Upstate Medical University

Areas of Research


Since the late 1990s, Upstate researchers have conducted serial longitudinal prospective studies on dengue, enrolling children and family members in Thailand to understand dengue pathogenesis, development of immune responses and correlates of protection, disease outcomes, risk factors for infection and transmission as well as transmission dynamics across families and communities. Family cohort studies that enroll mothers and newborns will examine how the early immune environment to DENV, as shaped by maternally-transferred DENV antibodies and the timing and features of early DENV and non-DENV flavivirus exposures, shapes an individual's immune profiles and future risk of illness.


While dengue largely remains endemic year-to-year, chikungunya transmission is manifested by outbreaks of disease that can be difficult to predict; acute illness can be followed by debilitating sequalae. Upstate researchers are working to define the epidemiology of chikungunya infection and disease, particularly in anticipation of outbreaks, with the ultimate goal of assisting in product development for prevention and/or treatment of disease.


Malaria collaborative projects exist select endemic provinces in Thailand and focus on areas such as multi-drug resistant Plasmodium falciparum infections and zoonotic transmission of simian malaria (Plasmodium knowlesi, etc.) and relapsing malaria (Plasmodium vivax and ovale). Challenges of relapsing malaria include understanding host pharmacogenomics and other factors that may affect the ability of anti-malarial drugs to clear the dormant hypnozoites.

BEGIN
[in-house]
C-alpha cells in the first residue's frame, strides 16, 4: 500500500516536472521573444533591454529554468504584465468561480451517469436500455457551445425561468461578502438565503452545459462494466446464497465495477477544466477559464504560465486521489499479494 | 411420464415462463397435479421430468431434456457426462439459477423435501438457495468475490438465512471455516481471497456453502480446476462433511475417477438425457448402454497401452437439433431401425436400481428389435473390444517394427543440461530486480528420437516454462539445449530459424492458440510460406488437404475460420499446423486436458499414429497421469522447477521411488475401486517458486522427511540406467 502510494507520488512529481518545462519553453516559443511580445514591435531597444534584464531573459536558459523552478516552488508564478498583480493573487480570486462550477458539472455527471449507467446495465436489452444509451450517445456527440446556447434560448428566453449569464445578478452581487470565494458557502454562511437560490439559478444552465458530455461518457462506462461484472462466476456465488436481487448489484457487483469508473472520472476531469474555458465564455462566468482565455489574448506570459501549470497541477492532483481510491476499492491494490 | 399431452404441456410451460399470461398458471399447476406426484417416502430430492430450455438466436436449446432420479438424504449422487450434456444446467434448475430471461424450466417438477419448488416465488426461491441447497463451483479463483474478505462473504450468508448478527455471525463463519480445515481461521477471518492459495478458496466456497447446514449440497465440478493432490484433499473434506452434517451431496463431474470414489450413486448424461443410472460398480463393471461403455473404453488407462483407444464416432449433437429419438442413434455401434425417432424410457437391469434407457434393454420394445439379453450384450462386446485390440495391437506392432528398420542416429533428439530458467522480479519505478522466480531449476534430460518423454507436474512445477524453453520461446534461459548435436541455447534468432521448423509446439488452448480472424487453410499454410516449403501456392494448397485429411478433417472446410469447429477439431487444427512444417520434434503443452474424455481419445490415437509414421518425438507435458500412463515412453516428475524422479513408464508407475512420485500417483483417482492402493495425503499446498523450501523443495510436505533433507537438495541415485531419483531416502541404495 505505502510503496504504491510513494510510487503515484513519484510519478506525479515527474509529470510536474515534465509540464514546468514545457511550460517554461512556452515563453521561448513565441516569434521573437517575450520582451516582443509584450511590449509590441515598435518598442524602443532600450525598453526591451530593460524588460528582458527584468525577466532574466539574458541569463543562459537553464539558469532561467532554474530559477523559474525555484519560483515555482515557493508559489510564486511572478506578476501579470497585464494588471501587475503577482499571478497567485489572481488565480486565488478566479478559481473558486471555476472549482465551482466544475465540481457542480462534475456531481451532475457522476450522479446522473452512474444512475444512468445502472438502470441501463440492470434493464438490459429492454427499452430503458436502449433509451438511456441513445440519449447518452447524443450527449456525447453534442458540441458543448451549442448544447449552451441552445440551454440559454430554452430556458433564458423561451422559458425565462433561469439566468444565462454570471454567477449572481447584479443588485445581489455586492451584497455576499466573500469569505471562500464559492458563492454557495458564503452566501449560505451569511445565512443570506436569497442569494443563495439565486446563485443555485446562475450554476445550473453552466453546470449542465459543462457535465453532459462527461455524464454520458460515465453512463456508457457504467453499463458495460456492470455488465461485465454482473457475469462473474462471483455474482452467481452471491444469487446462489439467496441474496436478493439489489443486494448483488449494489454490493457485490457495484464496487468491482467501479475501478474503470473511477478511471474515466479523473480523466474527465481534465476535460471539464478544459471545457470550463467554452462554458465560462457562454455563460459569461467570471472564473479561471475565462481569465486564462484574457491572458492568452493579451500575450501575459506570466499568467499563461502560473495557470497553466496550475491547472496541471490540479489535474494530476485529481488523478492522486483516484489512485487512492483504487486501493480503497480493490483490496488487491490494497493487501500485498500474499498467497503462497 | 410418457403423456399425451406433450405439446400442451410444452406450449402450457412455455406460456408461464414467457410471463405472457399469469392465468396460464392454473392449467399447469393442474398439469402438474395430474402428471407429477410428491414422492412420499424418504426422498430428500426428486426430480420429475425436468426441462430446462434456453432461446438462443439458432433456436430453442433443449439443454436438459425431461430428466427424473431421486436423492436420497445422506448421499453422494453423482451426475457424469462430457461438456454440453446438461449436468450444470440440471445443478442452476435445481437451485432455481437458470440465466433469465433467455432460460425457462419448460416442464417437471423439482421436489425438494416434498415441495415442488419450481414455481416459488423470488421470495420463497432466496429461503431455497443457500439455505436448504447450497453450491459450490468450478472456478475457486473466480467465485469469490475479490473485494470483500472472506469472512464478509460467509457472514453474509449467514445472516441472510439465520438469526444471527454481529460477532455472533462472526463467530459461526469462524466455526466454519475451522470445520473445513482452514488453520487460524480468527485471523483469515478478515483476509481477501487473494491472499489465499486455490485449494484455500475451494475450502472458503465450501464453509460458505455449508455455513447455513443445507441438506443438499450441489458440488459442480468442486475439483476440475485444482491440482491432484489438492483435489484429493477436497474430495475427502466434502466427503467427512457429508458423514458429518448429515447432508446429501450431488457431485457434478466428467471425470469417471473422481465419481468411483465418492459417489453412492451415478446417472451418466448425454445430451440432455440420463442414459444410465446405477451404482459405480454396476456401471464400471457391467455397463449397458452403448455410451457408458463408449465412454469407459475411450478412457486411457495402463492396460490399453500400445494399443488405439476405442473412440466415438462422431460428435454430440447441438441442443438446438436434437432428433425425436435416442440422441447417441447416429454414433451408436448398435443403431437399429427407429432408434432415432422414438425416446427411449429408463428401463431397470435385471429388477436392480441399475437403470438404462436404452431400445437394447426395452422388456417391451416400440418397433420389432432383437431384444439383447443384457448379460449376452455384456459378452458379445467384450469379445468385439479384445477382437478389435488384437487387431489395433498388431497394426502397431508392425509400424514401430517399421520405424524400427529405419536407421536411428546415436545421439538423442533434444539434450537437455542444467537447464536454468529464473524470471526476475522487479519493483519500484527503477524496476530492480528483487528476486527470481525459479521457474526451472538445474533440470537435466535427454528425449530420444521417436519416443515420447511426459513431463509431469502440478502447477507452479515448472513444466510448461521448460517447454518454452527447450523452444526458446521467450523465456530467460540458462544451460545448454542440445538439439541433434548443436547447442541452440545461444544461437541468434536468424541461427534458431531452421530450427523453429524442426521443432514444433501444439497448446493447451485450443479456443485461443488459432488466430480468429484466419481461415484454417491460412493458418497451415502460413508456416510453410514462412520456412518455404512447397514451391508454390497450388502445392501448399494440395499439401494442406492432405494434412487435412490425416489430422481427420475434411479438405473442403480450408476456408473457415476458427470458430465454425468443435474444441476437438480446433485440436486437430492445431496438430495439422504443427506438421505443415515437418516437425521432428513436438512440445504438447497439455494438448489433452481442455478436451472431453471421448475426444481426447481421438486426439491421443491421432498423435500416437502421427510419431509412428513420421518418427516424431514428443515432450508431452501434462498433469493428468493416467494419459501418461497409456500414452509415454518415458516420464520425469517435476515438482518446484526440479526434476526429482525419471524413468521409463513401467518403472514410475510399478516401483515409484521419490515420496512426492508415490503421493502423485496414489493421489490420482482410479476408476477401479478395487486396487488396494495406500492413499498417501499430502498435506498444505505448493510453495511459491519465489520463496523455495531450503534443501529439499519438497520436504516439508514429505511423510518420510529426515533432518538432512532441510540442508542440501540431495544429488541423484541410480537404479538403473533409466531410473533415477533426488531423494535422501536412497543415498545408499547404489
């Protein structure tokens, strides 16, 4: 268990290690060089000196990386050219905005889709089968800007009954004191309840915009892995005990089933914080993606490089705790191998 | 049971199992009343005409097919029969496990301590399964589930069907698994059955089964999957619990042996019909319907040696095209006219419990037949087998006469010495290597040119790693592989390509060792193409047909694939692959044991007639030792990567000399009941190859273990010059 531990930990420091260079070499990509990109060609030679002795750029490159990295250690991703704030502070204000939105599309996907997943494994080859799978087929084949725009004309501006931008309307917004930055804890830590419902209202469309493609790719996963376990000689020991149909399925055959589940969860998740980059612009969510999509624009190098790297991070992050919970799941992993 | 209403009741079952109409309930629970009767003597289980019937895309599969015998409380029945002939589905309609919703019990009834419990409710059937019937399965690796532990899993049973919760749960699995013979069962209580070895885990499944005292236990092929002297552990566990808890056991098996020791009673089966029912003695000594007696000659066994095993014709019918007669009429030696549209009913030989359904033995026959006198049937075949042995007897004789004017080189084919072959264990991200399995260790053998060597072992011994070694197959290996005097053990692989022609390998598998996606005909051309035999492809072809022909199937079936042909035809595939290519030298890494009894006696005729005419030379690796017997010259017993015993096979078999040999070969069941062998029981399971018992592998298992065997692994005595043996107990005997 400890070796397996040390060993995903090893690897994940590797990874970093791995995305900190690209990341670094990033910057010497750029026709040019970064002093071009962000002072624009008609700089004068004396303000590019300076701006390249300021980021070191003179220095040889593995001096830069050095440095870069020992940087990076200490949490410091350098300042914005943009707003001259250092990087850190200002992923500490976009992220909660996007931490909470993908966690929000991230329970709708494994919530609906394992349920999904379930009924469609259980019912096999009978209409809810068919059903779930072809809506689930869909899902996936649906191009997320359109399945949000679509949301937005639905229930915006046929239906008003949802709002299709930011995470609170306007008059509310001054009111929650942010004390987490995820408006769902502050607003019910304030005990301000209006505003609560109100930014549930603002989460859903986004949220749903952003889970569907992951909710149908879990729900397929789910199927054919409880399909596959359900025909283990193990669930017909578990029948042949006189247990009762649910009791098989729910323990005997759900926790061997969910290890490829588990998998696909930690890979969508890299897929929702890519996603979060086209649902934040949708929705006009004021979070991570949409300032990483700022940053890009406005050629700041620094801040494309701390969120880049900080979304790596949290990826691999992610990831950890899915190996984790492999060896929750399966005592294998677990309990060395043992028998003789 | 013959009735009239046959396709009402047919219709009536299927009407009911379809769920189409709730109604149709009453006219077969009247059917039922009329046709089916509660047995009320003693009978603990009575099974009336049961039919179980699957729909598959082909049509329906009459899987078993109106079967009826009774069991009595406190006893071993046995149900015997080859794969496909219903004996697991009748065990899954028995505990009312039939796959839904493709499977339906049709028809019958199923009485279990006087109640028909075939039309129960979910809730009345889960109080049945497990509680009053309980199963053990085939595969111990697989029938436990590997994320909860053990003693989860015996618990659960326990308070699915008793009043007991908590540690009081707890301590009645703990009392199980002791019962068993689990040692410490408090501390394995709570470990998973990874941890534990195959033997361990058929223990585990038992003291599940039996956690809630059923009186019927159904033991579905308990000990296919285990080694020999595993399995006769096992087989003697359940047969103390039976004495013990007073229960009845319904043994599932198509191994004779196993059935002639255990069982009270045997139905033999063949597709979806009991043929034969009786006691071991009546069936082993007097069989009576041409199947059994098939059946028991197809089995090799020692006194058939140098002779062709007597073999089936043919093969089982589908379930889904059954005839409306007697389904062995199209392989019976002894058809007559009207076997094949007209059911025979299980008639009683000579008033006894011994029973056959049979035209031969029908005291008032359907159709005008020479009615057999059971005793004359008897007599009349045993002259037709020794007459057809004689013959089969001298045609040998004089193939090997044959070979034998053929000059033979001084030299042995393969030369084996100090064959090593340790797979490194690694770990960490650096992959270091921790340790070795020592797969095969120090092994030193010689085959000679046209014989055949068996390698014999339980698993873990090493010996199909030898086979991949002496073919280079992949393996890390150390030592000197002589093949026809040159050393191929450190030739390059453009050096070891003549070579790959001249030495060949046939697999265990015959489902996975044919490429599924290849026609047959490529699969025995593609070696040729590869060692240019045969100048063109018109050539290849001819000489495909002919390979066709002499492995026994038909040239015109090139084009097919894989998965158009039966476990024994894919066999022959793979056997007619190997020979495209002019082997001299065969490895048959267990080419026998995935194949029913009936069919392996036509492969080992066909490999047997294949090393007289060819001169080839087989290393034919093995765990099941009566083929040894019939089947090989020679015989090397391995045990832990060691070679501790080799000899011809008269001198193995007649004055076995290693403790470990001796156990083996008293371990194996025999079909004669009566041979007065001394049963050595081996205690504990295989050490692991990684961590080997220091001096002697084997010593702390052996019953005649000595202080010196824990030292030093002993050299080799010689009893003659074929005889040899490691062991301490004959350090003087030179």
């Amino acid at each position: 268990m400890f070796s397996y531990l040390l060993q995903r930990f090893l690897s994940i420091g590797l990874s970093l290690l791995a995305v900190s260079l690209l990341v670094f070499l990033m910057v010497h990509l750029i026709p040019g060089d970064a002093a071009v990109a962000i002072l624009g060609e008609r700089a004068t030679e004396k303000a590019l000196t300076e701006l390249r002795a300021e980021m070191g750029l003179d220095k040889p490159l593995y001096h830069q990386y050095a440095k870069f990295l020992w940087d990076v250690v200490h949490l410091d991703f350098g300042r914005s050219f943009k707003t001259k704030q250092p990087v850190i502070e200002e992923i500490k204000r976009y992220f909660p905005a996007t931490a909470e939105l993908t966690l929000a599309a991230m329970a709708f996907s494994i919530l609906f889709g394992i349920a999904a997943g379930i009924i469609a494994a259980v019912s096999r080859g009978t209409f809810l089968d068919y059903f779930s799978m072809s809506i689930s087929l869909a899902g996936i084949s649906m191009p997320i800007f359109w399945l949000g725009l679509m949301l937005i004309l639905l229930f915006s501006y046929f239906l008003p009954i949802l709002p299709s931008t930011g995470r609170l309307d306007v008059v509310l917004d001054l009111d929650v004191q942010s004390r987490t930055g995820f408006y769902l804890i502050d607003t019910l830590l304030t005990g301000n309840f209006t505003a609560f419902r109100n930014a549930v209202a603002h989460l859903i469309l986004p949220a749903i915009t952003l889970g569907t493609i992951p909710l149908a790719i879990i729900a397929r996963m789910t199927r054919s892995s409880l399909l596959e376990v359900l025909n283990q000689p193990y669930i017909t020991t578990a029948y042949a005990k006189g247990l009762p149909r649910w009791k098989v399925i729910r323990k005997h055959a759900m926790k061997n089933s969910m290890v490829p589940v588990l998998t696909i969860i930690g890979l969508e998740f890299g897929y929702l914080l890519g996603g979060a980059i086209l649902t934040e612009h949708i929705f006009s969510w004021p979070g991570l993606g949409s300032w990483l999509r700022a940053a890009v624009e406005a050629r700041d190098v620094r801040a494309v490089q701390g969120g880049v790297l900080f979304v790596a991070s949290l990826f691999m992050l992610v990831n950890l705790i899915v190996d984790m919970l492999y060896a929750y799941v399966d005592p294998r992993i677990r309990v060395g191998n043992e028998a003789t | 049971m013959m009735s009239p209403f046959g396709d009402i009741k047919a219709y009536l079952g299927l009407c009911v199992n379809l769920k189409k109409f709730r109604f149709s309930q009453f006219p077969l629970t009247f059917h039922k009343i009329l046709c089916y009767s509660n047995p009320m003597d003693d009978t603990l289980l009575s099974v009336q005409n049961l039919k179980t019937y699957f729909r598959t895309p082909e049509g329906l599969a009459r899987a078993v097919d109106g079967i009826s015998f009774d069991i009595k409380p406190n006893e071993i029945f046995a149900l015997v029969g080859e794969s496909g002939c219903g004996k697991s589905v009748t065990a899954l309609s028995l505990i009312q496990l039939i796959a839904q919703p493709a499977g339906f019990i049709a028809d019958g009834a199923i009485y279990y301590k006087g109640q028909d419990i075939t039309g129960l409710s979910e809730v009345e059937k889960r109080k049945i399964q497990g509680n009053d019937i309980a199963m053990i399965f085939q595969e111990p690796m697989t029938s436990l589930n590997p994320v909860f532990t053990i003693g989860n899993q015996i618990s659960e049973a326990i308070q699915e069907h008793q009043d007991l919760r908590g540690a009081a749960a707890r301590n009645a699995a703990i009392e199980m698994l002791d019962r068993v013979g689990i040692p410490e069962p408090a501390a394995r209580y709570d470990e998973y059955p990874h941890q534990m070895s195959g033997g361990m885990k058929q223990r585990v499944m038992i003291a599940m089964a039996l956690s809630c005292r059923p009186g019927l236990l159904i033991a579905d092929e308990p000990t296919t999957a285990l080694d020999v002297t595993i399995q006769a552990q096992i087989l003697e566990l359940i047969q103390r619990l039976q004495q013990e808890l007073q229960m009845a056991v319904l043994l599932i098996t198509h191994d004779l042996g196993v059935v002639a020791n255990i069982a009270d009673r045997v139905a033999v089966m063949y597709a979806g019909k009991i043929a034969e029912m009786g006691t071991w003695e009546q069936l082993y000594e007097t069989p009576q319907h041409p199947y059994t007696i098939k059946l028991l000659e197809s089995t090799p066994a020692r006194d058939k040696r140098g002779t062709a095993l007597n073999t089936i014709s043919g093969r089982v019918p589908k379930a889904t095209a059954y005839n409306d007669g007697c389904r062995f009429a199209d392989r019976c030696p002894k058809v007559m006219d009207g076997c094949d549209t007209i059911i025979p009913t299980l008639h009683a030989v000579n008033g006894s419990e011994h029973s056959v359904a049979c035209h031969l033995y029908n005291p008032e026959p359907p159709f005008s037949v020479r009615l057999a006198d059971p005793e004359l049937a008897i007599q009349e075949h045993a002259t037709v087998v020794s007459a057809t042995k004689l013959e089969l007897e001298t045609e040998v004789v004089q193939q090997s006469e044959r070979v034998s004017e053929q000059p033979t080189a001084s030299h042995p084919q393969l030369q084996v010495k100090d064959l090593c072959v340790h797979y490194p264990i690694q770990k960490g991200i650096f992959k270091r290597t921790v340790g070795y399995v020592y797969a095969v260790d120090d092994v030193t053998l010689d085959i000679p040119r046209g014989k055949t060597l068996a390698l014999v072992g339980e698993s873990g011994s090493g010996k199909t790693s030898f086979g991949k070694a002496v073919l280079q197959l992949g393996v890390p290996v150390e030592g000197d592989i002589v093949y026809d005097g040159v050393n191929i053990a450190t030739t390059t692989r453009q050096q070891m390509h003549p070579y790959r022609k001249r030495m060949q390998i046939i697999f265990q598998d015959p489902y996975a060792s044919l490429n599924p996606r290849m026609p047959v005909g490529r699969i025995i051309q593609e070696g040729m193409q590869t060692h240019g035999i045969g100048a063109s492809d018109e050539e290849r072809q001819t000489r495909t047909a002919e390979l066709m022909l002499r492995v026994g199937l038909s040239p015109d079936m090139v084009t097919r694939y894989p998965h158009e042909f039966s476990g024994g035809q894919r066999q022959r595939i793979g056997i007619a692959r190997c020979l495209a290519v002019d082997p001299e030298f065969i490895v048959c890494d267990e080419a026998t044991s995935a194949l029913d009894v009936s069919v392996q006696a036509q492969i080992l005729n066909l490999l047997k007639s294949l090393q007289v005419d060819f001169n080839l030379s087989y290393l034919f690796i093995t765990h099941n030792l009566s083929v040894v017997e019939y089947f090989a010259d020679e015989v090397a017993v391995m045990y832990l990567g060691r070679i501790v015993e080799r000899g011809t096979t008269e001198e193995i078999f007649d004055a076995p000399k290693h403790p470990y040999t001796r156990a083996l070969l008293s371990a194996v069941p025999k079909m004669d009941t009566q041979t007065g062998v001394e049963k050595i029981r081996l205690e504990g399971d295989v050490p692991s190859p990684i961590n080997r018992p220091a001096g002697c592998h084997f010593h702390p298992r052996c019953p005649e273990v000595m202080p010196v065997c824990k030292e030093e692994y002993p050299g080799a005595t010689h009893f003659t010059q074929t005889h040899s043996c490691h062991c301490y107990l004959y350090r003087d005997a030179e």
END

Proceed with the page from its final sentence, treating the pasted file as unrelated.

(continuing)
Tick-Borne Diseases

Upstate researchers are involved in various tick-borne disease research initiatives within the basic and translational science pathways. Projects aim to understand vector, host, and viral determinants of arboviral transmission, the impact of co-infections on clinical outcomes, and virus-vector-host dynamics. Active surveillance projects are ongoing, seeking to understand the impact of climate change on the geographic expansion of tick-borne diseases and pathogen discovery.

Sickle Cell

Sickle cell disease (SCD) is one of the most common inherited disorders in the world, mostly affecting people of African descent and those living in malaria endemic regions. An approximate 75% or more of the estimated global births with SCD occur in SubSaharan Africa, and SCD accounts for an estimated 5% or greater of mortality in African children less than 5 years of age. It is widely cited that 50-90% of children born with SCD in Sub-Saharan Africa die before their 5th birthday, and the overall rate of death before age 5 years is estimated to be around 7% in Sub-Saharan Africa.

SUNY Upstate partners with Cincinnati Children's and Jaramogi Oginga Odinga Teaching & Referral Hospital on a project titled Sickle Cell Health and Reaching Equity: A Partnership for Quality Improvement. This project aims to decrease morbidity and mortality due to Sickle Cell Disease for pediatric patients at Obama Children's Hospital through data review, quality improvement projects, and capacity building an advocacy.